FOR MOST PEOPLE, WORK AND PASSION ARE NOT SYNONYMOUS. BUT PATTY XENOS, FOUNDER OF PATTY XENOS DESIGN, LINKS HER INTRINSIC INTEREST IN DRAWING TO HER WORK AS A DESIGNER. IMPROVING ON WORDS, SHE EXPRESSES HER THOUGHTS AND HER CONCEPTION OF SPACE THROUGH DRAWING.
Without even realizing it, we have all had occasion to appreciate the work of Patty Xenos, be it taking in a Canadiens game at the Bell Centre, strolling through the village at the foot of Mont Tremblant, staying at the Hôtel Quintessence, or sampling a dessert at the Pâtisserie de Gascogne on Laurier, to name just a few venues. For thirty years, Patty has quietly and discretely conceived and overseen the development of public spaces, hotels, restaurants, even stores. The interior designer has never sought public recognition; her commercial and real estate clients know well enough who she is and that’s what really counts for her. Xenos who prefers to let her sketches speak for her, sums it up this way, “In my field, we’re only as good as our last job. If we do good work, we won’t want for more.”
The love of drawing has fueled Patty since she was a little girl: “When I had no paper, I would draw on any free surface I could find, portraits, cars, in fact, anything I saw that struck me as an interesting composition. I regularly got into trouble for drawing on the walls,” she smiles. Her eyes sparkle when she recalls the time when, short of paper, her mother gave her withe pages from the telephone book so she could indulge her favorite pastime. Xenos’s field of interest comes to her naturally, as several members of her family on her mother’s side were artists, and one of her cousins was an architect: “He was my mentor, I admired him very much and I was in love with his drafting table,” says the designer, who dreamed as a child to draw cartoons.
Listening instead to the advice of her cousin, she inquired about a career in design and chose to pursue her studies at Dawson College. To this day, what she loves most about her profession is the satisfaction that comes from problem solving through her freehand sketches. While many designers use computer programs to shape their projects, Patty remains faithful to paper and pencil in the early stage of creation: “Working at a computer disrupts my creative flow”, explains the artist for whom nothing is more exciting than a blank sheet of paper… because from there, everything is possible.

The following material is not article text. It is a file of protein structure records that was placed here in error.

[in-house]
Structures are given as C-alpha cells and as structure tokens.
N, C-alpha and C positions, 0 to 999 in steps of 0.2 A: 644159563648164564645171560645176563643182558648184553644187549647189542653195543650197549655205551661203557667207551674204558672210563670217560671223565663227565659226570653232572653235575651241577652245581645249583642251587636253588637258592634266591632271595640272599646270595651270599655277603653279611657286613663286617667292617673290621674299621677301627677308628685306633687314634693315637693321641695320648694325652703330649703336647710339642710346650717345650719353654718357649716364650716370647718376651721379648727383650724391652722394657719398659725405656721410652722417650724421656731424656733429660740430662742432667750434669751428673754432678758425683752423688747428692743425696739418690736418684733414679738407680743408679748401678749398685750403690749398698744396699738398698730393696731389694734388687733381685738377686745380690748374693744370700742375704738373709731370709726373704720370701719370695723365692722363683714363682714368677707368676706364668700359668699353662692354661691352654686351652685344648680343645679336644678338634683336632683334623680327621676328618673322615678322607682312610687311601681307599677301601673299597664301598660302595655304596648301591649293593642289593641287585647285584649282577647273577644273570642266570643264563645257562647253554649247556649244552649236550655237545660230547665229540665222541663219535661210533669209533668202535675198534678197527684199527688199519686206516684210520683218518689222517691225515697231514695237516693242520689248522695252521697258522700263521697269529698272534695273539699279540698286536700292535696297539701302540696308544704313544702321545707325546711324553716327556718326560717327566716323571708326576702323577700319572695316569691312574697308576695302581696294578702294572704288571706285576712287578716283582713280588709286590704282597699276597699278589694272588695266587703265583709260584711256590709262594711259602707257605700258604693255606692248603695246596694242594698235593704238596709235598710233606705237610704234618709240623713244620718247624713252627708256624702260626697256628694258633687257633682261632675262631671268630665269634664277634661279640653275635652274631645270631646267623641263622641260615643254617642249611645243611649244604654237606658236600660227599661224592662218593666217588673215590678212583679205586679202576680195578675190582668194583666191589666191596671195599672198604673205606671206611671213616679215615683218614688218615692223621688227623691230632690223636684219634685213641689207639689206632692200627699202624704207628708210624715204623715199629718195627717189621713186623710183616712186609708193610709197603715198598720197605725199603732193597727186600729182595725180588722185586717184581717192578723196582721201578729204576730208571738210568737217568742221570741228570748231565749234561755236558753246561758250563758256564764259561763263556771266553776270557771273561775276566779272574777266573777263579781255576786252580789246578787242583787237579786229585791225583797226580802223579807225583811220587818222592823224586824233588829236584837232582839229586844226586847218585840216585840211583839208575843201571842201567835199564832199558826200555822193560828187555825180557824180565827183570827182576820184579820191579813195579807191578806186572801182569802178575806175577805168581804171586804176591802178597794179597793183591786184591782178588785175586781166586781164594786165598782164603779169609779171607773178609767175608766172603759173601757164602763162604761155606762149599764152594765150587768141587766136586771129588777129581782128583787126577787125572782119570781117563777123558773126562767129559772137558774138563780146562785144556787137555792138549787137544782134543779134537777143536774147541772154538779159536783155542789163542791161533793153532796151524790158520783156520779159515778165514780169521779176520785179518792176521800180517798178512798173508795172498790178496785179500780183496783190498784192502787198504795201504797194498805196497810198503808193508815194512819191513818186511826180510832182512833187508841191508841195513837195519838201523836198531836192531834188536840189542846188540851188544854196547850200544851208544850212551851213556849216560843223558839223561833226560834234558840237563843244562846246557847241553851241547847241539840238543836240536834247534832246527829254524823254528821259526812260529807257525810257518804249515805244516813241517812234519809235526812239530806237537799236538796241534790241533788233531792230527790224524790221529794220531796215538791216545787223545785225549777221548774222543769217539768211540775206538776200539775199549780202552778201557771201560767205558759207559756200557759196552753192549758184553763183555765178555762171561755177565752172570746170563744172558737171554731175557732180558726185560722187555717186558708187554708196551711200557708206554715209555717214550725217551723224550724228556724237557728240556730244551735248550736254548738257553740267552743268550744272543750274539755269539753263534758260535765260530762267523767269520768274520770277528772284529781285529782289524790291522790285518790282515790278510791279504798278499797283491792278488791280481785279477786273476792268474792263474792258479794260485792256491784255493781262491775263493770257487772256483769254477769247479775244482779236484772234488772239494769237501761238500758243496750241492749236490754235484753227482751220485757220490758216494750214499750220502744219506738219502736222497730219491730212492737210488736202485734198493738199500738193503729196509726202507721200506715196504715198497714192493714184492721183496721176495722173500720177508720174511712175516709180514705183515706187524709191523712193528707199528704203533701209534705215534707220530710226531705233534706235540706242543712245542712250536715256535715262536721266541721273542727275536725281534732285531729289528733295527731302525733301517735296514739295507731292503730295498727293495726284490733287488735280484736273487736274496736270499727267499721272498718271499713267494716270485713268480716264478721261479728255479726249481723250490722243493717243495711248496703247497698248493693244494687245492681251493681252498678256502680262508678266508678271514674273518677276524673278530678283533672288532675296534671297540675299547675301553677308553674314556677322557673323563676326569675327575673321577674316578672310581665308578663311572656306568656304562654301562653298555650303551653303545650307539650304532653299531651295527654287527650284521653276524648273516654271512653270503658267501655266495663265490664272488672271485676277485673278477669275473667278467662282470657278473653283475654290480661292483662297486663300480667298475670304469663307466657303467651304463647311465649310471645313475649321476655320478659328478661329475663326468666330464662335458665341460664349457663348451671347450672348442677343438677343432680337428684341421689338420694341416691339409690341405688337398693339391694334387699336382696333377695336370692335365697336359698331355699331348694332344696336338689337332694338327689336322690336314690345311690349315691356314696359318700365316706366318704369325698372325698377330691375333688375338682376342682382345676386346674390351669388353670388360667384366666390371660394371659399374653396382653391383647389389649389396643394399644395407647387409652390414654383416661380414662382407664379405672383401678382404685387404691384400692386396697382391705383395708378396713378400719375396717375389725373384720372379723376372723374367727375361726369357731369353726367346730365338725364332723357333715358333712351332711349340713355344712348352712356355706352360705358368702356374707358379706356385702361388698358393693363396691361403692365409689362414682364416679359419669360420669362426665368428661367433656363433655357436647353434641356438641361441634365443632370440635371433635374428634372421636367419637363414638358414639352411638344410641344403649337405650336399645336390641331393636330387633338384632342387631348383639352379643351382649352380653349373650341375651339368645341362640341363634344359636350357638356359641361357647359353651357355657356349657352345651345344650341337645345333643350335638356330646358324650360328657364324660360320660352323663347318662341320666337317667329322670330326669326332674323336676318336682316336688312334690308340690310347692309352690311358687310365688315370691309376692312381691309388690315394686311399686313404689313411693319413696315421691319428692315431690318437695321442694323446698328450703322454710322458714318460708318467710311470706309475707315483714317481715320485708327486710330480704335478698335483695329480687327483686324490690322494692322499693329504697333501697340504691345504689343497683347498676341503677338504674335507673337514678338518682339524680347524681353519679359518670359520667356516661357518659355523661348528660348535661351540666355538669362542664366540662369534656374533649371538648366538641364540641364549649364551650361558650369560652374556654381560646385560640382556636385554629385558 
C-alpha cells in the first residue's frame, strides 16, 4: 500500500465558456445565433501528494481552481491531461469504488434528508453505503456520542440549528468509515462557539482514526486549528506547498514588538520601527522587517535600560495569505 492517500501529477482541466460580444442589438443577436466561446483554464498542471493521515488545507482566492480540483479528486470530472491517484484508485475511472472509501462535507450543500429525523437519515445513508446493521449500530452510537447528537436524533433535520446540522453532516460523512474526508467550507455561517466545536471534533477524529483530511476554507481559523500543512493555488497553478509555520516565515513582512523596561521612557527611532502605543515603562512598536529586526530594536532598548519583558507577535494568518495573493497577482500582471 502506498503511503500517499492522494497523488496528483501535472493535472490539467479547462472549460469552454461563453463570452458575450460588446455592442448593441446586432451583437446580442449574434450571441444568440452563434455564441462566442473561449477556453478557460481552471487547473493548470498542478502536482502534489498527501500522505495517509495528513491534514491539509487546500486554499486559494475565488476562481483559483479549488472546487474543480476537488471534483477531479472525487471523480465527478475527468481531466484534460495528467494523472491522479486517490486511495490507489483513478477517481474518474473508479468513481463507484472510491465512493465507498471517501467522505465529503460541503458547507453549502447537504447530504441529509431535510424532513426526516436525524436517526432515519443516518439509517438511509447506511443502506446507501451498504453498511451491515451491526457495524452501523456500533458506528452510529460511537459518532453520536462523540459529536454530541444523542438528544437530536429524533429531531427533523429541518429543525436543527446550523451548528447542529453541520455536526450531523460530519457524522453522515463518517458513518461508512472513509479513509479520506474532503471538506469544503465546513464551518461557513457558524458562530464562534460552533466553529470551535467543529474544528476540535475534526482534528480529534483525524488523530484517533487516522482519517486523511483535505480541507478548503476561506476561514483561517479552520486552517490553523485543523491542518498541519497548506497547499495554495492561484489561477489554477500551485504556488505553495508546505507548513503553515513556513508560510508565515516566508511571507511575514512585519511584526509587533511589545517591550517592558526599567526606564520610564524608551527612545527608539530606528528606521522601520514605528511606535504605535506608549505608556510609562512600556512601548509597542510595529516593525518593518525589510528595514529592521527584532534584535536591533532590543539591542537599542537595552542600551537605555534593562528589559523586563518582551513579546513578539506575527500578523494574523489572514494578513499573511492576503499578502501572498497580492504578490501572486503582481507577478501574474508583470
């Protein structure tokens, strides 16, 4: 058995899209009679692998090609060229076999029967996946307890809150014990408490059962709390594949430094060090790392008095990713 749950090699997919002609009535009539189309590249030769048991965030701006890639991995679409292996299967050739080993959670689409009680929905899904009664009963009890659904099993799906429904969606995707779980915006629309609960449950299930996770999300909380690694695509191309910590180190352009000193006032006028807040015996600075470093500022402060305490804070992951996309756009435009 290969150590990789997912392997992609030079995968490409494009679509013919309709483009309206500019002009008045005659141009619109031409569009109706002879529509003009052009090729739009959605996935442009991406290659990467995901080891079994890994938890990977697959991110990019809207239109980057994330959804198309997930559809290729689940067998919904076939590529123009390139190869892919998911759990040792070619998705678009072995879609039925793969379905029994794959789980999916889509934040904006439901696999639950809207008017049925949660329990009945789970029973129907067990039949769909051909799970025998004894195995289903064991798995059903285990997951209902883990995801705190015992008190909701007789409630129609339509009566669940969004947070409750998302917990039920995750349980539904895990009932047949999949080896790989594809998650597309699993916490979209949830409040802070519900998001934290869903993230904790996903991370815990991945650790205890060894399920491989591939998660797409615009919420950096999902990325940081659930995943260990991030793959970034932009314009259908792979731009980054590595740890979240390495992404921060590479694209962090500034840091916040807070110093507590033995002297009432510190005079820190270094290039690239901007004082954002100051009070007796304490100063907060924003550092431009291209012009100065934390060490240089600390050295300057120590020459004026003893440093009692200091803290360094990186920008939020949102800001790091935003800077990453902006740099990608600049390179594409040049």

The secret is in the details
For Patty, the drawing is the most powerful form of nonverbal communication: “Experience has taught me that a simple freehand sketch communicates more than a long conceptual discussion about a design. It allows people to dream with you in three dimensions,” says Patty, who has never entertained any other passion. In fact, she reveals, drawing is the catalyst that enabled her to discover interior design. In other words, one is essential to the other.
Travel, which could have constituted an alternative passion, is also closely linked to her profession; over the years, the designer has travelled extensively and realized several projects outside of Québec. Thus, whenever Patty sets foot in a new city, her first reflex is to find a bookstore to buy every book she can find on the local architecture, history, and design. Her observations and readings constitute what she calls her “mental archives,” a resource she then taps into for inspiration. All this wealth of experience contributes to her interior design vision, expressed in the creation of timeless interiors: “Because trends don’t last,” she notes. “One of my greatest feelings of satisfaction comes from returning to a project 5-10 years later, and getting that nod of affirmation from the client that it still works, feels good and that it has aged well.” To achieve these results, one must create a strong layout, use only the finest materials, study the movement of natural light within each space, respect human needs, understand behavior and ensure that it all feels right: “Why is it that we never sit in certain rooms, Patty asks. Is it the layout, or furniture? Light? Colour? There’s a reason and in the drawing of it, I arrive at the solution,” concludes this designer who, with her team, is presently leading the interior design redevelopment of the Ritz-Carlton Residence Montréal.
PHOTO MICHEL CLOUTIER.
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